For my brilliant effort with this dish, I was rewarded with a circle of unenthusiastic faces staring at the thing on the plate.
What is it? They asked suspiciously.
I swear they all looked like they wanted to prod it with a stick.
Oko something or other.
OMG!!! The daughter squealed, grabbing the plate from my hand.
OKONOMIYAKeeee! She screamed again.
I was stunned. You actually know what this is?
DUH! Of course. It’s Japanese.
Apparently, a fascination with Japanese anime makes her knowledgeable about Japanese food too. Who says too much tv is a bad thing:?:-)
Why don’t you make more stuff like this?
Dear friends let me clarify. In essence this is a cabbage omelette/pancake with layers of fish and vegetables piled on top. I would like to impress upon you that various incantations of these same ingredients appear regularly in other meals around here. This same young lady usually frowns, picks out most of the vegetables and stirs the fish in contemplative circles on her plate. Am I missing something? Ahhhhh yes, the cool Japanese name.
Okonomiyaki is a Japanese style savoury pancake that I first encountered in Cate’s World Kitchen. According to Wikipedia the name is derived from the word okonomi, meaning "what you like" or "what you want", and yaki meaning "grilled" or "cooked."
Japanese food is rarely on my radar due to the difficulty of accessing specialty ingredients. This however is very accessible because you can customize it to your own tastes. What could be better than that? You can load it up with as many or as few toppings as you like. You can be as exotic as the Japanese with toppings like squid, pork, bonito flakes, nori (seaweed), or pickled ginger. If that's too out there for you then do as I did and come up with your own combination of toppings. It is after all what YOU want.
Warning: it may take you a while to learn how to say it. However it won’t take you but two minutes to learn how to prepare it and even less than that to fall in love with it. My one complaint is that for some reason it made me crave a tall cold beer. Okay so that's not really a complaint is it:-) By the way, I forgive you in advance for calling it, the oko thing. I still do.
makes 12 small ‘pancakes’
Japanese Pancake Batter
3-4cups cabbage; finely chopped
2 ½ cup flour or Gluten free flour (I used Dove Farm’s White Bread Flour)
¼ cup cassava flour and ¼ cup water (optional)*
½ cup water
Oil for frying
½ to ¾ tsp salt ( less salt is needed if cassava flour is omitted)
* traditional recipes include grated yam which I didn’t have at the time so I used cassava flour. This makes a thicker more filling pancake.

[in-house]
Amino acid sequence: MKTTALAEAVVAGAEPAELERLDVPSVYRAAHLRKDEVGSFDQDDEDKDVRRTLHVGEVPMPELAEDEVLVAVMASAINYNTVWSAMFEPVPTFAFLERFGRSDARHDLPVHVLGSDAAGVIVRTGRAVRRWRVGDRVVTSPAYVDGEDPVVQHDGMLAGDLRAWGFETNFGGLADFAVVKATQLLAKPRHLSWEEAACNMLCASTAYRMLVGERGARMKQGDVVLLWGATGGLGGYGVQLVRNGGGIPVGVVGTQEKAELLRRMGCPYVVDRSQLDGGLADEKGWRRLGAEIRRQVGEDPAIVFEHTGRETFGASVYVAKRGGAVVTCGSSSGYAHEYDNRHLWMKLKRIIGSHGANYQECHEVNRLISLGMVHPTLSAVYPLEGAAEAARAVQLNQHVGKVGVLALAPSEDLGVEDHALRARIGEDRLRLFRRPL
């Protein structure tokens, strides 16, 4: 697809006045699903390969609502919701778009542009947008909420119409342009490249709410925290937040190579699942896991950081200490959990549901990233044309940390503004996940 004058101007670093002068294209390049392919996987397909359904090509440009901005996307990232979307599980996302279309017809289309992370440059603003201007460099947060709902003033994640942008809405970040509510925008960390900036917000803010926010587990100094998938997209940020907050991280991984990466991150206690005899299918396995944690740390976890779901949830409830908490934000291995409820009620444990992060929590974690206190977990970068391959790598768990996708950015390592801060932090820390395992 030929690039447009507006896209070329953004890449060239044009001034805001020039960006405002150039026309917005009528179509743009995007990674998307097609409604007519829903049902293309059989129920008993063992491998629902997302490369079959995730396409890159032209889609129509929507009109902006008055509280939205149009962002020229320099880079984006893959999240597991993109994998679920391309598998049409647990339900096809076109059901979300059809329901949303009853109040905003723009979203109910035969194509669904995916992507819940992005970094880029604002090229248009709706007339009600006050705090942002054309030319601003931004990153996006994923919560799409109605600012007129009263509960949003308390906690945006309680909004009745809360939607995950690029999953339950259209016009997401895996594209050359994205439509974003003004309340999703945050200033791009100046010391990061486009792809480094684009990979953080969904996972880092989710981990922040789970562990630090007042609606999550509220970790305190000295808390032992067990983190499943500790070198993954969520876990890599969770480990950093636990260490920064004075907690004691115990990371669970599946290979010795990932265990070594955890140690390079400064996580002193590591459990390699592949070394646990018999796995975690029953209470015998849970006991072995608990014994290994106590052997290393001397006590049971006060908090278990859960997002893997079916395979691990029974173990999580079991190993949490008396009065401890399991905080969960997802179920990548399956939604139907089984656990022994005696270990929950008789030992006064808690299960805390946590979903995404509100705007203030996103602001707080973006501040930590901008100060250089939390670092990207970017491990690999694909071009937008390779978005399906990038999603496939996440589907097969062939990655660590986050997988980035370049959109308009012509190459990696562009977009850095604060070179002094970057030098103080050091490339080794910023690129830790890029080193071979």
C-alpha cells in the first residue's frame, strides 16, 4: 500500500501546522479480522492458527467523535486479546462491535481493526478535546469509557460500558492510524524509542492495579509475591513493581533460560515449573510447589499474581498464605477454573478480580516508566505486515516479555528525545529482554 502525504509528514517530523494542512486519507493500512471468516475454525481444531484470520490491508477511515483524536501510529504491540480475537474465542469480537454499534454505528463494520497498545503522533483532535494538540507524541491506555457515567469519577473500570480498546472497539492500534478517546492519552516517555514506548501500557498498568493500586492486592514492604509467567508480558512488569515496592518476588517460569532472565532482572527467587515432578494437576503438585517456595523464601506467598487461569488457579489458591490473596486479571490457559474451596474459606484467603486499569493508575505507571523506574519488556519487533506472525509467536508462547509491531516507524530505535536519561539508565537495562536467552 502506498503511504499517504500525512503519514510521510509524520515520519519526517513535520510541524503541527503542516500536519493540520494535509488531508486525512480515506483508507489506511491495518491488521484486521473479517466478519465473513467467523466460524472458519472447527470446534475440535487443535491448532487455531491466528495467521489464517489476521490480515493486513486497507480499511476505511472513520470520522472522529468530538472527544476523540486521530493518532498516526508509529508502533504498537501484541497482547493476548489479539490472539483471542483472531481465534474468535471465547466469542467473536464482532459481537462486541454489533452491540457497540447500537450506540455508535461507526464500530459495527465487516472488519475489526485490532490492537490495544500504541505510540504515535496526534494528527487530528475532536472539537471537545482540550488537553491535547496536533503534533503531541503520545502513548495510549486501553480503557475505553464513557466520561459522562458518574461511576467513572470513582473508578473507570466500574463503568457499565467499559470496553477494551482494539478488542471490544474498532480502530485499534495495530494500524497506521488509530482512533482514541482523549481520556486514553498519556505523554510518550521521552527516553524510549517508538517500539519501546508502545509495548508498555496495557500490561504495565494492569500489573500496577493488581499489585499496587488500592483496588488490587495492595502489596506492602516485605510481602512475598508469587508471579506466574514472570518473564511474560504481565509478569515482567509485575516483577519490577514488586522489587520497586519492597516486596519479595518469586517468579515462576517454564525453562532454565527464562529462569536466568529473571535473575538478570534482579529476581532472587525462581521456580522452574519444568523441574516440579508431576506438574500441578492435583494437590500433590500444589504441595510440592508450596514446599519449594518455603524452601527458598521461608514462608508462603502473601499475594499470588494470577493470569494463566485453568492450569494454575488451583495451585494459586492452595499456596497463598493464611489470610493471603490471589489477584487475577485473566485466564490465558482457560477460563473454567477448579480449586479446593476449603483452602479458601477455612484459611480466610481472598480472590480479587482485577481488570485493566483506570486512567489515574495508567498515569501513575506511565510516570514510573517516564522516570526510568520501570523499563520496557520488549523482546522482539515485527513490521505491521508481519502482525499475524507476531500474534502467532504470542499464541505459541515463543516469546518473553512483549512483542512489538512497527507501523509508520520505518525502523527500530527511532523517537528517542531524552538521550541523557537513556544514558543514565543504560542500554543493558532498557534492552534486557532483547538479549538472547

1 ½ cups grated carrots
1 cup scallions chopped
¼ cup sesame seeds
1 onion 3 pimento peppers
1 can tuna (in oil)
1/2 cup Ketchup
1 1/2 tablespoon Worcestershire sauce (omit if making it GF)
1/4 teaspoon Dijon mustard
1 teaspoon Soy sauce (substitute with Braggs Liquid aminos to make it GF)
1 teaspoon Honey
Combine all sauce ingredients in a small bowl and stir. Taste and adjust ingredients until it is to your taste. If it's too tangy, add more honey/sugar. If it's too sweet, add a splash more soy sauce. Set aside.
Use a mandoline and chop your carrots. Set aside.
Chop scallions and set aside.
Reconstitute the cassava flour with 1/4 cup of water. After a while it will absorb the water and swell to about 1/2 cup.
In a large bowl mix cabbage, flour, cassava flour (if using) eggs and water and salt.
Heat a skillet over medium heat. Toast 1/4cup sesame seeds and set aside.
Lightly grease skillet and sauté onions and pimento peppers. Add the canned tuna and fry for a few minutes then set aside. Clean the skillet and lightly oil.
Ladle approximately ½ cup of batter onto hot skillet. Cook until air bubbles appear then flip over and cook on the other side. Cook until it has turned a light golden colour.
To garnish: top pancake with fried tuna, carrots, chopped chive. Squeeze okonomiyaki sauce back and forth over the top. Then alternate with mayonnaise. Sprinkle with sesame seeds. Serve hot
Cook’s Notes: To get your mayo into a squeeze bottle mix ½ cup of mayo with a tablespoon or more of milk. This makes a great breakfast or even dinner.
Finally if you have nothing better to do with your time, here is a funny video from a Japanese show called, “The Man who can’t get Married,” This guy appears to be on a date and is not pleased with his companion’s technique for making okonomiyaki. Finally the lady gives it over to him and he proceeds to school her on the correct technique. When it is done, she takes a bite at last, saying delicious and he says, “It was made in such a way as to make it delicious.” You don’t have to speak Japanese (or French) to see why this guy is not married LOL.